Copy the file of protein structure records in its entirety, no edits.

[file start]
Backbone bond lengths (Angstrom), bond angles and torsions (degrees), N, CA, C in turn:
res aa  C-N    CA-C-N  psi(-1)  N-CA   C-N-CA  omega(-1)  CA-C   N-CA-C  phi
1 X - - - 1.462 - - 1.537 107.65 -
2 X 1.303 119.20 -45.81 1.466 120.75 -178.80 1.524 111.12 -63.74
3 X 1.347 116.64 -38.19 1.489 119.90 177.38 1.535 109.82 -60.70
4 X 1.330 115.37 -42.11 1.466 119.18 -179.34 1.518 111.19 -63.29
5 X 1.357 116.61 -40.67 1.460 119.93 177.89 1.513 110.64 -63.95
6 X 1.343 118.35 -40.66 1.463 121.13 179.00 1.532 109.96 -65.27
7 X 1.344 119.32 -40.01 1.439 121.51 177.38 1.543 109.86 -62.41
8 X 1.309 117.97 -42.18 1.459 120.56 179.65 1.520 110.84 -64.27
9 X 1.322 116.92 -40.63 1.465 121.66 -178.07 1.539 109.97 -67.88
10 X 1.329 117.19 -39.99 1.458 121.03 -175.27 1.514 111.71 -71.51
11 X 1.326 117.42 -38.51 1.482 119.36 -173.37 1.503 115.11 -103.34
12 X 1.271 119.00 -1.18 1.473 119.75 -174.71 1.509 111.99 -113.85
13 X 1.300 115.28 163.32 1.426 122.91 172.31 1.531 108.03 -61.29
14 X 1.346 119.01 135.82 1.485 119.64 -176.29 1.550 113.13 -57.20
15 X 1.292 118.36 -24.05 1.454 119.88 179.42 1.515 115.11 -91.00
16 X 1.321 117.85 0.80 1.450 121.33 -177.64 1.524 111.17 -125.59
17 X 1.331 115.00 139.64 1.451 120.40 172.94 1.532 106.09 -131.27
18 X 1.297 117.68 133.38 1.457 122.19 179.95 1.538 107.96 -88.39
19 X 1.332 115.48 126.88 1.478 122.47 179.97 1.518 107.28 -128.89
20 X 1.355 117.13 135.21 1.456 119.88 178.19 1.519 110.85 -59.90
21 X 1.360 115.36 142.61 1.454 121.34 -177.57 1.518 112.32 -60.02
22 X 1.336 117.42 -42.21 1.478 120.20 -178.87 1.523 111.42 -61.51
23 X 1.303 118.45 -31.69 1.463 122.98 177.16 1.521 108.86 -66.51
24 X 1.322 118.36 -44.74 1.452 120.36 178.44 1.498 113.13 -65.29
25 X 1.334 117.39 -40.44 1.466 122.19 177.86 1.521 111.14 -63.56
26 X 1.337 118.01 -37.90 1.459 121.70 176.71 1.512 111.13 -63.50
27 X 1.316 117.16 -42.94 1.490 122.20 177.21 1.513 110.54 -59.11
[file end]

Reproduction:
Backbone bond lengths (Angstrom), bond angles and torsions (degrees), N, CA, C in turn:
res aa  C-N    CA-C-N  psi(-1)  N-CA   C-N-CA  omega(-1)  CA-C   N-CA-C  phi
1 X - - - 1.462 - - 1.537 107.65 -
2 X 1.303 119.20 -45.81 1.466 120.75 -178.80 1.524 111.12 -63.74
3 X 1.347 116.64 -38.19 1.489 119.90 177.38 1.535 109.82 -60.70
4 X 1.330 115.37 -42.11 1.466 119.18 -179.34 1.518 111.19 -63.29
5 X 1.357 116.61 -40.67 1.460 119.93 177.89 1.513 110.64 -63.95
6 X 1.343 118.35 -40.66 1.463 121.13 179.00 1.532 109.96 -65.27
7 X 1.344 119.32 -40.01 1.439 121.51 177.38 1.543 109.86 -62.41
8 X 1.309 117.97 -42.18 1.459 120.56 179.65 1.520 110.84 -64.27
9 X 1.322 116.92 -40.63 1.465 121.66 -178.07 1.539 109.97 -67.88
10 X 1.329 117.19 -39.99 1.458 121.03 -175.27 1.514 111.71 -71.51
11 X 1.326 117.42 -38.51 1.482 119.36 -173.37 1.503 115.11 -103.34
12 X 1.271 119.00 -1.18 1.473 119.75 -174.71 1.509 111.99 -113.85
13 X 1.300 115.28 163.32 1.426 122.91 172.31 1.531 108.03 -61.29
14 X 1.346 119.01 135.82 1.485 119.64 -176.29 1.550 113.13 -57.20
15 X 1.292 118.36 -24.05 1.454 119.88 179.42 1.515 115.11 -91.00
16 X 1.321 117.85 0.80 1.450 121.33 -177.64 1.524 111.17 -125.59
17 X 1.331 115.00 139.64 1.451 120.40 172.94 1.532 106.09 -131.27
18 X 1.297 117.68 133.38 1.457 122.19 179.95 1.538 107.96 -88.39
19 X 1.332 115.48 126.88 1.478 122.47 179.97 1.518 107.28 -128.89
20 X 1.355 117.13 135.21 1.456 119.88 178.19 1.519 110.85 -59.90
21 X 1.360 115.36 142.61 1.454 121.34 -177.57 1.518 112.32 -60.02
22 X 1.336 117.42 -42.21 1.478 120.20 -178.87 1.523 111.42 -61.51
23 X 1.303 118.45 -31.69 1.463 122.98 177.16 1.521 108.86 -66.51
24 X 1.322 118.36 -44.74 1.452 120.36 178.44 1.498 113.13 -65.29
25 X 1.334 117.39 -40.44 1.466 122.19 177.86 1.521 111.14 -63.56
26 X 1.337 118.01 -37.90 1.459 121.70 176.71 1.512 111.13 -63.50
27 X 1.316 117.16 -42.94 1.490 122.20 177.21 1.513 110.54 -59.11